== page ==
Held under the auspices of the newly formed Western Province Pedal Power Association (now called PPA) in 1977, it set out to demonstrate that, actually, a lot of people rode bikes. And so they did, with hundreds riding into the Cape Town CBD, to the City Hall, the Grand Parade, Adderley Street and the Foreshore. Included in their number was the mayor, John Tyers. And it was impressive, to all but the relevant authority, which still saw no future for bike paths. From this hugely unsuccessful success was born the Peninsula Marathon – a gruelling event that would, according to the experts at the WPPPA ‘require at least two months’ preparation’. They even went as far as recommending: ‘Unless you are able to spend R300–R500 on a super machine, your best bet is a ten-speed tourer (with drop handlebars, if you like) for around R100 new, or R50–R75 second-hand.’ The Peninsula Marathon never saw the light of day, as an event. In late 1978 legendary Cape Town mountain biker and potter Steve Shapiro harangued the marketing folk at The Argus (where he was working at the time) to get involved.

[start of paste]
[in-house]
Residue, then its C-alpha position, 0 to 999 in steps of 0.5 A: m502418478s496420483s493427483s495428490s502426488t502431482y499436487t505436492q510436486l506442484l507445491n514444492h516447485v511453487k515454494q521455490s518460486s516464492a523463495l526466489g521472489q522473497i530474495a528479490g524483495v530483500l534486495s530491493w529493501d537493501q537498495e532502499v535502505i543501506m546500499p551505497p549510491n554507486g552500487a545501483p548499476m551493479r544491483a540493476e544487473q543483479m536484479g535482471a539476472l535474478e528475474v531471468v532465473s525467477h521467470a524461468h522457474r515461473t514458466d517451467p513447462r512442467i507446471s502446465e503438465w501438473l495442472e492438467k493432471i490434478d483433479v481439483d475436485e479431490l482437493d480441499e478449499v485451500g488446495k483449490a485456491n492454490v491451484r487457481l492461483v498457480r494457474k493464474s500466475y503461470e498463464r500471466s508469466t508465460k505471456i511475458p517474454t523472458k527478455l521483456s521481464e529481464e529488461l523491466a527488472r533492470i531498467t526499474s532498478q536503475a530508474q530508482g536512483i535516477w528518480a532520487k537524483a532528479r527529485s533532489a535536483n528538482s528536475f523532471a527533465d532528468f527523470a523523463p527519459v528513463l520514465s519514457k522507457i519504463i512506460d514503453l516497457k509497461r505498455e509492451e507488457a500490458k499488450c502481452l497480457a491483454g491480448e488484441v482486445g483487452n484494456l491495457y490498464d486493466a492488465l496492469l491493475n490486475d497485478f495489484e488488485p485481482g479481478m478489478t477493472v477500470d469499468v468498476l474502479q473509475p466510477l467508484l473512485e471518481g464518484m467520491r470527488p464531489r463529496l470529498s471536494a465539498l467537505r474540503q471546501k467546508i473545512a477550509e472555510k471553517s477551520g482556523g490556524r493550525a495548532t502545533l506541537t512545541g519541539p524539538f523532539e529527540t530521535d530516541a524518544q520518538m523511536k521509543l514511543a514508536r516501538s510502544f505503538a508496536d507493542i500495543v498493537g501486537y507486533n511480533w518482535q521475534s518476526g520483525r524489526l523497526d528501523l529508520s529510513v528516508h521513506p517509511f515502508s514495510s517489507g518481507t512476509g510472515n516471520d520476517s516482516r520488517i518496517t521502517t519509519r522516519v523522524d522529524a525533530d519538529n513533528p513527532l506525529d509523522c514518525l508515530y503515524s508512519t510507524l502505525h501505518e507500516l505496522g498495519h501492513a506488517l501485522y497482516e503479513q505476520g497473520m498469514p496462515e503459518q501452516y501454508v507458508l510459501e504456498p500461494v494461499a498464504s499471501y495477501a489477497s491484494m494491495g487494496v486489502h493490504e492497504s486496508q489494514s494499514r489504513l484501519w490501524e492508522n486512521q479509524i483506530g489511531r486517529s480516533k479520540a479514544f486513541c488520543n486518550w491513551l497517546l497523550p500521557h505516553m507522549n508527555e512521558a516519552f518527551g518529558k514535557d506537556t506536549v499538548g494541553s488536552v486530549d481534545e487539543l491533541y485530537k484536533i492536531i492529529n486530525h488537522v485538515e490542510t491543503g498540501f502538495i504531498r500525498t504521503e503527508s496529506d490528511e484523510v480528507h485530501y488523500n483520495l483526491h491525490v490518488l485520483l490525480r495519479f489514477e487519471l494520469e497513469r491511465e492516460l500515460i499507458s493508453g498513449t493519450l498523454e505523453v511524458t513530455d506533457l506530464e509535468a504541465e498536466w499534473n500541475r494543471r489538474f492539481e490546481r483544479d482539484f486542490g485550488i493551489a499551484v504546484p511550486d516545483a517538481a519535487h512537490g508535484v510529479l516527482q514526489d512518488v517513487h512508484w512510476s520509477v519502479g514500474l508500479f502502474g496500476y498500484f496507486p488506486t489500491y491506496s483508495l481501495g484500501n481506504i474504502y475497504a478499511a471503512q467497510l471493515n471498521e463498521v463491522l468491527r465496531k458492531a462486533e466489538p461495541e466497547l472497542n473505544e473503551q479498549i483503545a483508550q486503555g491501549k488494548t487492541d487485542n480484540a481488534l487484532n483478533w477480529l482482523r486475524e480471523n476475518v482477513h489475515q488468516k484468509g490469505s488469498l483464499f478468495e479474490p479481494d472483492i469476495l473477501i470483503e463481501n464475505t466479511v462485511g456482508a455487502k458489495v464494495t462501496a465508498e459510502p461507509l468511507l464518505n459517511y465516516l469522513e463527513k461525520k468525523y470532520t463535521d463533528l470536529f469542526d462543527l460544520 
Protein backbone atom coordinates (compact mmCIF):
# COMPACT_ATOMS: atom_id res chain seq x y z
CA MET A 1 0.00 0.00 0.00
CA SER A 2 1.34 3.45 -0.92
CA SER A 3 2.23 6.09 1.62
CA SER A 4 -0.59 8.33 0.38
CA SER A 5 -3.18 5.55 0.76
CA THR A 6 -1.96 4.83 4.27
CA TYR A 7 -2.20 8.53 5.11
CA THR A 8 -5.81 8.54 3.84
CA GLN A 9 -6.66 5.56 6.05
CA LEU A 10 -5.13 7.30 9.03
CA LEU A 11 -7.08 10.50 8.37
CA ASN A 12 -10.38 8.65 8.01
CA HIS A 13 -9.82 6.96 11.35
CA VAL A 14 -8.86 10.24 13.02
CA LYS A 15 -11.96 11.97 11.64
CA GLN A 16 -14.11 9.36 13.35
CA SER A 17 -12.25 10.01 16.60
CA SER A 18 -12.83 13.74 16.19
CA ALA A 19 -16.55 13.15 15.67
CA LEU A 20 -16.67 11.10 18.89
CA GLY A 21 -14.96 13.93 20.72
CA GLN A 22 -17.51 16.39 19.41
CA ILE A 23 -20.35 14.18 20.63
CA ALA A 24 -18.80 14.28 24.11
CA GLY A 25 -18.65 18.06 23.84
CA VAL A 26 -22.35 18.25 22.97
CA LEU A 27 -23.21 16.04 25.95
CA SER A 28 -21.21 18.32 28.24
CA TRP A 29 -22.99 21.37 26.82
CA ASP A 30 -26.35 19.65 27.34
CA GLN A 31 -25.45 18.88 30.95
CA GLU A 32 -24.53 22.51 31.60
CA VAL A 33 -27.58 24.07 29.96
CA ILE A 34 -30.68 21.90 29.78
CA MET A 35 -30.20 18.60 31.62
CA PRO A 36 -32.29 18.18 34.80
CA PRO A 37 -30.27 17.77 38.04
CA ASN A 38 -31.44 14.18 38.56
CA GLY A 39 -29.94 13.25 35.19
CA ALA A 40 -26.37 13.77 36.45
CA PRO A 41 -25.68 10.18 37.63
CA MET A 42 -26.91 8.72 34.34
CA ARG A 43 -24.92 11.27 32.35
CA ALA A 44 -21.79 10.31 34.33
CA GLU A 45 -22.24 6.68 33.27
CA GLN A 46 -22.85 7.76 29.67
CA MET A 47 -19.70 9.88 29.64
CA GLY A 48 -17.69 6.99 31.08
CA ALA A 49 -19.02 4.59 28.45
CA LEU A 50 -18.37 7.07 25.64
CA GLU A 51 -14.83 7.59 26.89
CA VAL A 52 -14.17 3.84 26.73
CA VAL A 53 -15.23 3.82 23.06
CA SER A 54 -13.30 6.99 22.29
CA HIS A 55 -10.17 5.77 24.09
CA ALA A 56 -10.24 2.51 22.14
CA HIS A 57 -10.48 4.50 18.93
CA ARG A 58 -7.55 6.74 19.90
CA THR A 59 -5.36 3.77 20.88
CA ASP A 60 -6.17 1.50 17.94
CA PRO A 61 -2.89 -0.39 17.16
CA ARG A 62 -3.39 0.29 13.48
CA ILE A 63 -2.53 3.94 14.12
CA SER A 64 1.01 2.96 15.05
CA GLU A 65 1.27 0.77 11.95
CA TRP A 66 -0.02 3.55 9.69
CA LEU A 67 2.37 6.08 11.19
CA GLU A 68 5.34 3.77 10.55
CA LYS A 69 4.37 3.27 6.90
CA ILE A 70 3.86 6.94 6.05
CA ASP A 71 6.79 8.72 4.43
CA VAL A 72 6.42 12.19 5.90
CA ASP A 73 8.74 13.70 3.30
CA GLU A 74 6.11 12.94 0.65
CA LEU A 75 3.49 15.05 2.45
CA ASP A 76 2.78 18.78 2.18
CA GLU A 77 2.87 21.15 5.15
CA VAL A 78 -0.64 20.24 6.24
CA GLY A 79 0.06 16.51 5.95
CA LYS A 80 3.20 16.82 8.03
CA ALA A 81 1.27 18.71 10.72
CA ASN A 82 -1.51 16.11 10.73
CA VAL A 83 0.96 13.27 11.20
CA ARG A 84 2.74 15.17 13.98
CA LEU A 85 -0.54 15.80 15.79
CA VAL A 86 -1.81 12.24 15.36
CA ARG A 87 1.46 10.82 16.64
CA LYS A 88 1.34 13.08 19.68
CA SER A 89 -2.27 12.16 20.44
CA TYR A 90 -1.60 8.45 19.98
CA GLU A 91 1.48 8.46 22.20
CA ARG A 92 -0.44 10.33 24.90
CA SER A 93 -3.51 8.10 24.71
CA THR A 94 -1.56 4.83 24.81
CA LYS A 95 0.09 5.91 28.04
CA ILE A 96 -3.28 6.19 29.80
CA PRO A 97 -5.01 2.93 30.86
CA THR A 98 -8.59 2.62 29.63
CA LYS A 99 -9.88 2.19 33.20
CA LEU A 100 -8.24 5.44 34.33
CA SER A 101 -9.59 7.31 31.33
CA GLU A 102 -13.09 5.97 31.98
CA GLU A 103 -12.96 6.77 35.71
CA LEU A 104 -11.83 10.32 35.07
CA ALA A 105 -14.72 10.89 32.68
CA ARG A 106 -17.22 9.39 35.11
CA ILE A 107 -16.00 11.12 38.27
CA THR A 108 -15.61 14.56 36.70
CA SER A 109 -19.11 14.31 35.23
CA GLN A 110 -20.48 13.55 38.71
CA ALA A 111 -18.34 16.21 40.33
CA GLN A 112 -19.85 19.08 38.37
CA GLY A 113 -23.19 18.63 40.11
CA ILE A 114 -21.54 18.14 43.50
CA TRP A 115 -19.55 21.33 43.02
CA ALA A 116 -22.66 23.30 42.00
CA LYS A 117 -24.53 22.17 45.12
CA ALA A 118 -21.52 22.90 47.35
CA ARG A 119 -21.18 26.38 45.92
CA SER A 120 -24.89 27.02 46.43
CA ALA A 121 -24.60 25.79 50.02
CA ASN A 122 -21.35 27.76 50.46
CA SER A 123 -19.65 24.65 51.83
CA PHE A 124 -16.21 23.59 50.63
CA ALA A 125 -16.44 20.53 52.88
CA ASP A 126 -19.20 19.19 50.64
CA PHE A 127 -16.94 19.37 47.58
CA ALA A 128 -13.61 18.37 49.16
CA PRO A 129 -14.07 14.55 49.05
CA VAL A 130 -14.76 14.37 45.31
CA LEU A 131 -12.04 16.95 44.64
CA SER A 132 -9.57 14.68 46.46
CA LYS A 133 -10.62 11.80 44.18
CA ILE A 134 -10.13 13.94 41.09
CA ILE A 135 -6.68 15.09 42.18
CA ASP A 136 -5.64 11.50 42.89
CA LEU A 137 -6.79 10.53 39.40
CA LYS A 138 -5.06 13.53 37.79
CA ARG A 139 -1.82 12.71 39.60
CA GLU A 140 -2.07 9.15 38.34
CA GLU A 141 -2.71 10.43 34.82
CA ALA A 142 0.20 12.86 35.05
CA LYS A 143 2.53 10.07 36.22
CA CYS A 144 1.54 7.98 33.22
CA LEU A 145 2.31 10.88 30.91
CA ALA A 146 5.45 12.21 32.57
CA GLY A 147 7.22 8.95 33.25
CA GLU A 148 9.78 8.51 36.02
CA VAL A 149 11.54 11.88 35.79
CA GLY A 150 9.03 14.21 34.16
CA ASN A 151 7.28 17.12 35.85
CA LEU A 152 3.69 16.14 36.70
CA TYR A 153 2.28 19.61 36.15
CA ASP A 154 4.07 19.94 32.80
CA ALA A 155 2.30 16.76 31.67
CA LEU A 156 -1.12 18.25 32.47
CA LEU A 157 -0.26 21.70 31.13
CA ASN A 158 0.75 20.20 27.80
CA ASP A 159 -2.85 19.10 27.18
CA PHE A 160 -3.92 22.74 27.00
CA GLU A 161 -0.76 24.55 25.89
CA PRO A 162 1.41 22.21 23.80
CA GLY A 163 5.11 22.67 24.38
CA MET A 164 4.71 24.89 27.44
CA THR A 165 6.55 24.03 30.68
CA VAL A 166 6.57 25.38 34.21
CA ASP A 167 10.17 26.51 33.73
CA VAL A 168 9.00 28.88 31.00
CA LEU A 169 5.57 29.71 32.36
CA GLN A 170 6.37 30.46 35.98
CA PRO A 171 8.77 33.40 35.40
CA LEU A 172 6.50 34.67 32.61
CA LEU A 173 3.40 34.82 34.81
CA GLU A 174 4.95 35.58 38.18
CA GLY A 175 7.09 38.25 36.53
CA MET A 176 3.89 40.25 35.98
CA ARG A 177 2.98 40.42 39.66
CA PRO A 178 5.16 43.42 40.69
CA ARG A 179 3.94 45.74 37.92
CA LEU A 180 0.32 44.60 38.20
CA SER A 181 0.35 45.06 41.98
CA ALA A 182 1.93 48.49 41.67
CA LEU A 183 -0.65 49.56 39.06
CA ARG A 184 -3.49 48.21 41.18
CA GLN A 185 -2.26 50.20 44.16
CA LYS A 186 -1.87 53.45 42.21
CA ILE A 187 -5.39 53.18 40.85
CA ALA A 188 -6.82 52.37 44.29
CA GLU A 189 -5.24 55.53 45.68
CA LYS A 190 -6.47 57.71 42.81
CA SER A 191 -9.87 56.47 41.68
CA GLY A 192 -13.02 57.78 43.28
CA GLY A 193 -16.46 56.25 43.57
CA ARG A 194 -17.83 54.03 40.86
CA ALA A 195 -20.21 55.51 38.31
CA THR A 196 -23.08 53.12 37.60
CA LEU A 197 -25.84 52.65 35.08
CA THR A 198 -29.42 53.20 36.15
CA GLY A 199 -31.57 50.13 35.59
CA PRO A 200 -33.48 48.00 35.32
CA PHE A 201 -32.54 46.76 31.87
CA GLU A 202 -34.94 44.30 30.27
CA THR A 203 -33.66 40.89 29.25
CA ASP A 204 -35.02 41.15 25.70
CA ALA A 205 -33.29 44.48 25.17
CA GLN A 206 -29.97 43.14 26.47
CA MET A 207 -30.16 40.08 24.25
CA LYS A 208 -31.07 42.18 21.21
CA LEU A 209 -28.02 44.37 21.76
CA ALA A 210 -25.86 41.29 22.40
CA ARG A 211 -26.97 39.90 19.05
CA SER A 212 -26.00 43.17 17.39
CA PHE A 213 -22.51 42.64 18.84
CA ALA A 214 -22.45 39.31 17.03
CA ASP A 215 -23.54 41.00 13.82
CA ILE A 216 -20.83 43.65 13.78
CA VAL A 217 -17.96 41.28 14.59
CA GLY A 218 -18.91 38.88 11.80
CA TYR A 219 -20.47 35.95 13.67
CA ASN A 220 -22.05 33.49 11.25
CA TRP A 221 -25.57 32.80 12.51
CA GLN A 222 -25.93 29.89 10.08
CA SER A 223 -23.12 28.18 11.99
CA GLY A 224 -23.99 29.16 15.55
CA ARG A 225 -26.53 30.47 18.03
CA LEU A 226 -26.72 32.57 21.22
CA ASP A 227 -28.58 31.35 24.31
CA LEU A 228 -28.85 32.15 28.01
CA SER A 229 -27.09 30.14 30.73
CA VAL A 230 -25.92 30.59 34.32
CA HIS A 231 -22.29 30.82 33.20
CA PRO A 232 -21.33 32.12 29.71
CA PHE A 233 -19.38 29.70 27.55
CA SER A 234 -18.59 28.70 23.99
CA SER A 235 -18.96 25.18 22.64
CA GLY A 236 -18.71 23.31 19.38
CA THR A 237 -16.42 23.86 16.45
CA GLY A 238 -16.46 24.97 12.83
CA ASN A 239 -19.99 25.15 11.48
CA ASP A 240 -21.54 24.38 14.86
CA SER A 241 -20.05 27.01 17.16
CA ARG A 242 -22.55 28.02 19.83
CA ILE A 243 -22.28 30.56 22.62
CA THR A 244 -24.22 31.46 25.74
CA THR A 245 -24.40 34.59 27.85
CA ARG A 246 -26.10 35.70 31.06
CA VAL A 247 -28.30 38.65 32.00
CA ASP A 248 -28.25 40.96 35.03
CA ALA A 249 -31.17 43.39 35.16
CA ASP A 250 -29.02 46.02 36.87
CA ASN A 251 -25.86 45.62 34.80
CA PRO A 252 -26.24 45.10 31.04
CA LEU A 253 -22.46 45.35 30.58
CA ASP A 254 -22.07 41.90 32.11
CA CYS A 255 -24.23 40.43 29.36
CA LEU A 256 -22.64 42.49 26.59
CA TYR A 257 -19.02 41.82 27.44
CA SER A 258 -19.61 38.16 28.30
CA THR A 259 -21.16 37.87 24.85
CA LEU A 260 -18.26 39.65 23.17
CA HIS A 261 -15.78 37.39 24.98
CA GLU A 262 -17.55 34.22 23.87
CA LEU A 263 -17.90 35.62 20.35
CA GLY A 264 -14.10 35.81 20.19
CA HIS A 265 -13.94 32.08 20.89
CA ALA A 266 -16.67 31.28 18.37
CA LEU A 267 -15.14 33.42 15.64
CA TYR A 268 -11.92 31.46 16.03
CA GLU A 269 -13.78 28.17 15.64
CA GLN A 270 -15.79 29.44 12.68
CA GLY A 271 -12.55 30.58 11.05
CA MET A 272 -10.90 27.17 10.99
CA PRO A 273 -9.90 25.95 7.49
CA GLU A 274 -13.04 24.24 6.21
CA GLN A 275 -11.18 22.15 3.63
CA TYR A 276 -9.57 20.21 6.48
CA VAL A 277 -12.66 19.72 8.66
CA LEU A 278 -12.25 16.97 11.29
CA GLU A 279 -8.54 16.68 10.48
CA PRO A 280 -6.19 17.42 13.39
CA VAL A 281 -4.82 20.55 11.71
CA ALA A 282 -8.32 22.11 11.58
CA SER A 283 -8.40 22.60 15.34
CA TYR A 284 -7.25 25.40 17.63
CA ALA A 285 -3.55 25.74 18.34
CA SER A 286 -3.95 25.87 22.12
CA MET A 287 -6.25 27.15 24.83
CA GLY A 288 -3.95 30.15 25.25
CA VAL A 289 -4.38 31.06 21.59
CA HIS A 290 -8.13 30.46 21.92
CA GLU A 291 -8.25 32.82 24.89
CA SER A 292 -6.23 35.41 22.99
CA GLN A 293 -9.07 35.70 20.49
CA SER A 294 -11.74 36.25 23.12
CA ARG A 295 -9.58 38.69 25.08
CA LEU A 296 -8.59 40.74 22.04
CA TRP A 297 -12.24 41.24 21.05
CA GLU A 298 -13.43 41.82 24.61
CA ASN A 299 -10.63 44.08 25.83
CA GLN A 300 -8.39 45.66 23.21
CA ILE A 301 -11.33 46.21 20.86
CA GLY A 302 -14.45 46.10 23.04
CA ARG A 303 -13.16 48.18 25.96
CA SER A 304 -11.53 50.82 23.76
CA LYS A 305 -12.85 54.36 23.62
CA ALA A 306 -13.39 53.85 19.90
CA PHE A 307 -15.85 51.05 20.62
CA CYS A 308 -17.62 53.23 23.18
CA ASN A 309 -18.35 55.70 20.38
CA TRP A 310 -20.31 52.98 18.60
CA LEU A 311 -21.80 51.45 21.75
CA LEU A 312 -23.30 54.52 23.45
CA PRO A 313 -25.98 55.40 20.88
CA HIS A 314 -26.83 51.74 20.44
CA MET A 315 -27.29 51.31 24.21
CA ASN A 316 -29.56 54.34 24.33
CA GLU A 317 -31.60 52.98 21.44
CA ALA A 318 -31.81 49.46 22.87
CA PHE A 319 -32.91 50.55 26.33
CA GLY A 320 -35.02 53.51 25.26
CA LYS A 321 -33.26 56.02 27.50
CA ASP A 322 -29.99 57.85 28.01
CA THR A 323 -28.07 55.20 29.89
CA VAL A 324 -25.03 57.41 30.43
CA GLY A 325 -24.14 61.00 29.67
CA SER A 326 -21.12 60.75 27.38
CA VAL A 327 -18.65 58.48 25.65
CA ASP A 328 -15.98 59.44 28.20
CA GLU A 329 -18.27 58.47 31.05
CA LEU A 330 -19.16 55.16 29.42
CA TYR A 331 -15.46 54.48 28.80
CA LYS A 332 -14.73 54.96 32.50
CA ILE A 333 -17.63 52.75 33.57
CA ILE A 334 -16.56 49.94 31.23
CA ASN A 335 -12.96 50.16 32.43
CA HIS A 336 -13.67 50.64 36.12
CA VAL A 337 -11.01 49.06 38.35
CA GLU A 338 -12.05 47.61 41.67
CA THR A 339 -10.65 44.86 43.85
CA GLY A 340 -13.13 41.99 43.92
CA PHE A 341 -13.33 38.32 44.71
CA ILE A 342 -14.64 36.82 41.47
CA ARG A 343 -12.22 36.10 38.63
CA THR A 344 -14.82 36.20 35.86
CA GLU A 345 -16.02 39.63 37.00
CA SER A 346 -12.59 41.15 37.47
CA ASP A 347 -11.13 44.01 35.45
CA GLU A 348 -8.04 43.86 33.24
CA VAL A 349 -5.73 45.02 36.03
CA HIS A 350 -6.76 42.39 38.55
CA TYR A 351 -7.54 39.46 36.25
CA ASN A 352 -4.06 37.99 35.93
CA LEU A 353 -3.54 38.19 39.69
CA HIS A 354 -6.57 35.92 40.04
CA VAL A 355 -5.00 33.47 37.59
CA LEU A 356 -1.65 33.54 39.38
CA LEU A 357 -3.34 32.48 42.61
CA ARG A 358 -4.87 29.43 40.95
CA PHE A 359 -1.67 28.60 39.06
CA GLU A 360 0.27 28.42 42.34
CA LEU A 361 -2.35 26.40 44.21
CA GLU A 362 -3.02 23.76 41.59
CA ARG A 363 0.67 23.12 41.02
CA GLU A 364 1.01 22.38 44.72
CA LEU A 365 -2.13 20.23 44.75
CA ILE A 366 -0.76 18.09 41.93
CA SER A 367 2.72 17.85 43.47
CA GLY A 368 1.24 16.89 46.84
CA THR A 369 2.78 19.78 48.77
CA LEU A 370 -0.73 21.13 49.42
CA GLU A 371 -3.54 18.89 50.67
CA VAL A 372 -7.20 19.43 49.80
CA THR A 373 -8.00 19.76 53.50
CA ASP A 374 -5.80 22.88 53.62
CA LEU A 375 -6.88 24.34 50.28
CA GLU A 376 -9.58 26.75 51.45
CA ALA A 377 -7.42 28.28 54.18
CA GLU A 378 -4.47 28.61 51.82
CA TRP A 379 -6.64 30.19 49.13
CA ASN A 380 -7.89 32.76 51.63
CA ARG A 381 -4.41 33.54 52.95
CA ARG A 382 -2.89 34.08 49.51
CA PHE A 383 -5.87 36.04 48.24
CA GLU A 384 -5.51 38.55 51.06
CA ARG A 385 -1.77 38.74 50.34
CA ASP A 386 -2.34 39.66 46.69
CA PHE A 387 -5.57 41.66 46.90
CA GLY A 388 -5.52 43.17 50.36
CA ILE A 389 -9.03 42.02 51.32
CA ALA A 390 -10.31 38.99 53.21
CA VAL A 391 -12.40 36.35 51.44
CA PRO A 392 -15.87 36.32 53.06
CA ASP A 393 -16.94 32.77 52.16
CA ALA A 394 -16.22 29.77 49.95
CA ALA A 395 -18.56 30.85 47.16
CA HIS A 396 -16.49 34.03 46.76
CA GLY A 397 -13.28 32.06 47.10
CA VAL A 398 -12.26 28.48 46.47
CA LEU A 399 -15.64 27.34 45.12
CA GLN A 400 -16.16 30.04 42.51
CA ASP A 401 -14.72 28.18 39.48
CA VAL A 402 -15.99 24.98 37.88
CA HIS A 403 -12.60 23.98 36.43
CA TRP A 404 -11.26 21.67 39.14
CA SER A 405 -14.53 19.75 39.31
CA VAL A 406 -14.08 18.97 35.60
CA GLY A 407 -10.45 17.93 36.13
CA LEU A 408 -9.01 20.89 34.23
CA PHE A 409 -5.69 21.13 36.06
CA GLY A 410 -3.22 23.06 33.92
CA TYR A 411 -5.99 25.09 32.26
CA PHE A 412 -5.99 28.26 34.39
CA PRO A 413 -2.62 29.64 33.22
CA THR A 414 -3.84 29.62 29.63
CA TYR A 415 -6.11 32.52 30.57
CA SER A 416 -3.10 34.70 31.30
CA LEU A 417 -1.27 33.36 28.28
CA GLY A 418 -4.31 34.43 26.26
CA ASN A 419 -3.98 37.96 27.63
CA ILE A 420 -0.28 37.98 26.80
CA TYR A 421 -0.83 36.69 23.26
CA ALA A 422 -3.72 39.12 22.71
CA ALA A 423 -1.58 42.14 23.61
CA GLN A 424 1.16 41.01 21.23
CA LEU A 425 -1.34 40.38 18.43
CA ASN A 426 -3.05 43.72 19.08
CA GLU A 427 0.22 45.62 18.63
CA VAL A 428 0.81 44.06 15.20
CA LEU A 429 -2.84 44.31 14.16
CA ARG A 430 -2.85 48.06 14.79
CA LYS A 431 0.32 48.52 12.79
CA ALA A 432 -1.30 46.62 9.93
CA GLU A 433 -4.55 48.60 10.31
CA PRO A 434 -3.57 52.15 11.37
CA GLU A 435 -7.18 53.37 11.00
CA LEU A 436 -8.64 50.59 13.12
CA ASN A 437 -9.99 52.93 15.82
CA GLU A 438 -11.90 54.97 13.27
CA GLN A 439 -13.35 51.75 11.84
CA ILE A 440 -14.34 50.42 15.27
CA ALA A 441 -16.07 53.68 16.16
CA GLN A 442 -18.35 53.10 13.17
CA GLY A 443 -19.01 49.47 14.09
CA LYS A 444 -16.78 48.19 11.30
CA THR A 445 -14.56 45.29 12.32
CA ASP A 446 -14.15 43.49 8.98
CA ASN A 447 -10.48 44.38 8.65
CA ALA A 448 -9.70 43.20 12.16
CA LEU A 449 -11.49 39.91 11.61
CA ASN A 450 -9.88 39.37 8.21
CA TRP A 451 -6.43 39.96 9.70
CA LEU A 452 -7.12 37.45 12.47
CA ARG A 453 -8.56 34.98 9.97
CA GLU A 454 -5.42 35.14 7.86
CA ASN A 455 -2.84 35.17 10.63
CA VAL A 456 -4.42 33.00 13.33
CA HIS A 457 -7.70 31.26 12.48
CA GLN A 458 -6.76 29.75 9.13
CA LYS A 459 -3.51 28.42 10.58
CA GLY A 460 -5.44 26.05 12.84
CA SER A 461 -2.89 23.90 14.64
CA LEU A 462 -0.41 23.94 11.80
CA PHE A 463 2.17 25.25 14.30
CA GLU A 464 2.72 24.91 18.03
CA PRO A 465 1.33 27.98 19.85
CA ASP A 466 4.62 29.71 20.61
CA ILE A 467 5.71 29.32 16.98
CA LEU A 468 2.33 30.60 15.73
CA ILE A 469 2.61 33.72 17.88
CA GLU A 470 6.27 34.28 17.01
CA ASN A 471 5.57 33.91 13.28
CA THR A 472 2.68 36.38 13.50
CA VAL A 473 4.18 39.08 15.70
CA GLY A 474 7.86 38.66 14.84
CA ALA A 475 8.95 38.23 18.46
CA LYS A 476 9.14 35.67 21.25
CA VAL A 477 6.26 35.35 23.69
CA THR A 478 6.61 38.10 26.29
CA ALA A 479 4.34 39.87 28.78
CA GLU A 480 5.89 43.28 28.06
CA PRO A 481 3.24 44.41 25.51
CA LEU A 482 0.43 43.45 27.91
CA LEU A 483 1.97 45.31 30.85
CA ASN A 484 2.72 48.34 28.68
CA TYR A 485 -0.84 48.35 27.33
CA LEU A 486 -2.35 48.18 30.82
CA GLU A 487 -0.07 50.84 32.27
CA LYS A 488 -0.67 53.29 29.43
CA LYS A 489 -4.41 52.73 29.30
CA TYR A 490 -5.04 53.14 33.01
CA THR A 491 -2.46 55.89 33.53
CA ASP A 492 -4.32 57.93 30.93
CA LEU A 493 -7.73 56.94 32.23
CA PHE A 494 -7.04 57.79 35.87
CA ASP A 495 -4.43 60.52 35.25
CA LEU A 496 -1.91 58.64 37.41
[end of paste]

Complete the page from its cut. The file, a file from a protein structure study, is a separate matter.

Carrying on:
It was to be a mass-participation event open to all who wanted to enter. That second bit was important: this was a trying time for forward-thinking sports administrators, and actually for forward-thinking humans. From the outset, the organising committee wanted the Cycle Tour to be an official, sanctioned event, but no matter how much the Department of Sport loved the idea and wanted a part of it, their proviso that it only be open to white participants remained a stumbling block, to the degree that Mylrea was forced to write the department’s representative an extremely polite letter in the build-up to the event, telling him that this was a non-segregated event. This was brave stuff in the late 1970s, when BJ Vorster and PW Botha were ruling the roost. But the spirit of cycling, and its inclusivity, prevailed, and on 28 October 1978 over 500 cyclists left the start line outside the Castle in Strand Street.